There was a piece recently on the New Yorker’s book blog about independent bookshops, asking if we should fight to save them. Why do we worry when they shut down? And, if we do care about them, why don’t we spend more of our money in them?
The article made me think about the independent bookshops that I’ve visited recently, doing events, talking about my books, and how each of them has its own flavour, its own way of presenting books, its own voice in which it addresses customers, browsers, book-lovers. Each of them is embedded in its community, giving locals what they want, and, just as importantly, each of them had a very secure identity of its own.
I went to the Wood Green Bookshop in North London, where alongside new and secondhand books, they sell jewellery and other bits and pieces made by locals. The owner gave me a cup of tea; our conversation was constantly interrupted by locals coming in to chat or ask whether a book had arrived; then a group of mothers and babies arrived for storytime, and I headed off.
On the other side of London, and closer to where I live, is the Kew Bookshop, a lovely little place in a row of shops between the train station and Kew Gardens. In the summer, I spent a couple of hours there, signing books and watching customers come and go. Every writer should do that, to see how people buy books, how bookshops work. My favourite thing about this particular bookshop is the taste of the owner, Mark; unlike in some bookshops, I absolutely trust the little handwritten notes that he puts under books on the shelves.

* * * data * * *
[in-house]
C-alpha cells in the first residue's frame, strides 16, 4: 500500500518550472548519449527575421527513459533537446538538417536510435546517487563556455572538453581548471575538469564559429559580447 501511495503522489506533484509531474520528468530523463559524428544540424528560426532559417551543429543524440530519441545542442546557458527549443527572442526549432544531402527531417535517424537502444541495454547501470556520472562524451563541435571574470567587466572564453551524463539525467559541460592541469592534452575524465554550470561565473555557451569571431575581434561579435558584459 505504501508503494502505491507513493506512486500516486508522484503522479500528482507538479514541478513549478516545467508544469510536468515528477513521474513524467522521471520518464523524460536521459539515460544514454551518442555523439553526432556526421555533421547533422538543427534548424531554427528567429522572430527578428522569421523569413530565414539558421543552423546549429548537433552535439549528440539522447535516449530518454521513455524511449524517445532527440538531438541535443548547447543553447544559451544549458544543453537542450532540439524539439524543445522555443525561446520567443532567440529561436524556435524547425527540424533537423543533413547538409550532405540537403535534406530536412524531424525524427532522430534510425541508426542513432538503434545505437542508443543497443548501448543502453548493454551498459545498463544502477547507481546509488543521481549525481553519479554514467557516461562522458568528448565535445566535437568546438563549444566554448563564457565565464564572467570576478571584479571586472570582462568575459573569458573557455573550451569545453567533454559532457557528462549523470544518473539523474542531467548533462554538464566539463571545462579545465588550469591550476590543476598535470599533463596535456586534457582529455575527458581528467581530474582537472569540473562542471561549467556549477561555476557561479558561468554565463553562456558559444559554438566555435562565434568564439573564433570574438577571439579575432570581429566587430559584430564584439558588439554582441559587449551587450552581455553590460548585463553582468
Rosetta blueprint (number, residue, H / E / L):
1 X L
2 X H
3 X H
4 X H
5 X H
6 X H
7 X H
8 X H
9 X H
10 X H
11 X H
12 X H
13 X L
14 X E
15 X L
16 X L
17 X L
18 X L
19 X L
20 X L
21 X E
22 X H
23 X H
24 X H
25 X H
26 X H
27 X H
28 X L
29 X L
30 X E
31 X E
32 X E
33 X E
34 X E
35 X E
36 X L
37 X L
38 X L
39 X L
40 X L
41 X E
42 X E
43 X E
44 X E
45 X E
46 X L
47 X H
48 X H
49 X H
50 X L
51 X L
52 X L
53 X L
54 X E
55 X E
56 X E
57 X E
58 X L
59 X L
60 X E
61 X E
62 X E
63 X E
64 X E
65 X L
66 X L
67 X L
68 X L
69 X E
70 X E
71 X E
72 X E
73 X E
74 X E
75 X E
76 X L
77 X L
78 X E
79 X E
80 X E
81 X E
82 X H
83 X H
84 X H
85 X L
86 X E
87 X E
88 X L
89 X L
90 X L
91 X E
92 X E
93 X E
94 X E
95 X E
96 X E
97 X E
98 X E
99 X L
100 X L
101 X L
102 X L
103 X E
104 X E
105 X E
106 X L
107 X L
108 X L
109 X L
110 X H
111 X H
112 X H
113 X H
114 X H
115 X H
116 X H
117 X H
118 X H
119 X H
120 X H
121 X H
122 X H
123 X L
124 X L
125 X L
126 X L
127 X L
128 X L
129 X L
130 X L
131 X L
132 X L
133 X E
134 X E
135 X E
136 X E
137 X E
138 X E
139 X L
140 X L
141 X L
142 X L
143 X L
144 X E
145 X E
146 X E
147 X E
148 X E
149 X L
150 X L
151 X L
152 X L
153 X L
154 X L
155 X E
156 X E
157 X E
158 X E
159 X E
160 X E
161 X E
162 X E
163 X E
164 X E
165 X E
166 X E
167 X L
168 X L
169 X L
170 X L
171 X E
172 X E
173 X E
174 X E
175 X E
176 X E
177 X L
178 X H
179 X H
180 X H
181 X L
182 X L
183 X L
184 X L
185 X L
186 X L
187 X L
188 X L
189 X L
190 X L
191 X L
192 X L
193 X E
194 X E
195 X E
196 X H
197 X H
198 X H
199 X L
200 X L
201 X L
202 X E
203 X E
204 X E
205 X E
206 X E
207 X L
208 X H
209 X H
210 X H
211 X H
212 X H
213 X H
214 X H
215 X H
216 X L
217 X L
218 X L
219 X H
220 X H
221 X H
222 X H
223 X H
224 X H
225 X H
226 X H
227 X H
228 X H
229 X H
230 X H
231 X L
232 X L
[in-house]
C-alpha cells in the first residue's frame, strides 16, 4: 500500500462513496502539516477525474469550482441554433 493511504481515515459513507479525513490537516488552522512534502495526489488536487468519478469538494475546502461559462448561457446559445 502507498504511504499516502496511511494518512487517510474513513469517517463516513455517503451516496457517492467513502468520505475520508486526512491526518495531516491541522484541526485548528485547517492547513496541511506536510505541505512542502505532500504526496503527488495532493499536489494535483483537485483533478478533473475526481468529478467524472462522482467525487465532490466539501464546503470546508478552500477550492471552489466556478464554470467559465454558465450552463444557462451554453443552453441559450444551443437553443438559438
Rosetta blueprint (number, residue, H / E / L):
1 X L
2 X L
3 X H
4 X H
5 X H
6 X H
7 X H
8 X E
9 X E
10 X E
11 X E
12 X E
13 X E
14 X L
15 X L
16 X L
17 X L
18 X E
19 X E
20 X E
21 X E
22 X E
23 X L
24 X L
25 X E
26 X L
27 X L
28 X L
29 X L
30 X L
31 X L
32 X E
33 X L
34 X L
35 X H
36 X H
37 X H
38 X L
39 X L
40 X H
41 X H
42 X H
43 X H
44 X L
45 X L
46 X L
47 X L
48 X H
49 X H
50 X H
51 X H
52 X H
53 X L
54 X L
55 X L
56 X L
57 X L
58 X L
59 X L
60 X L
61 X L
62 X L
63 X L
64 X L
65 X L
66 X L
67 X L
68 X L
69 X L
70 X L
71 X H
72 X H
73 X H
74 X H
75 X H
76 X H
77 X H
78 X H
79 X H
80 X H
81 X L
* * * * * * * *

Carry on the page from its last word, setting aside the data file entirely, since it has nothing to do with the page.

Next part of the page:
Last weekend, I went to Woolfson and Tay in Bermondsey, which opened just over a year ago. It’s part of a modern development near the chic delis and galleries of Bermondsey Street, and feels like the model of a modern independent bookshop, where the books compete for space with a gallery and a cafe. As I left, one of the owners thrust a little book into my hands, a collection of essays written by locals, who have been coming to a workshop in the bookshop.
Thinking about these bookshops, it struck that their importance isn’t simply the difference between the small and the vast, the individual and the mass, the local and global; it’s not just the difference in taste between a loaf of bread made by hand in a village bakery and a plastic-wrapped packet of sliced white from a factory; but there’s a deeper difference too, to do with the love of books, our reverence for the printed word, and our passion for particular kinds of books, the slippery ones, the difficult ones, the ones which sit uneasily on a supermarket’s shelves, the ones that don’t jump out of the screen as a recommendation from an enormous database. These are the books that you’ll only stumble across unexpectedly, and pick up, and read the back, and flick through the first few pages, because you’re browsing along some bookshelves that have been carefully selected by someone with impeccable taste.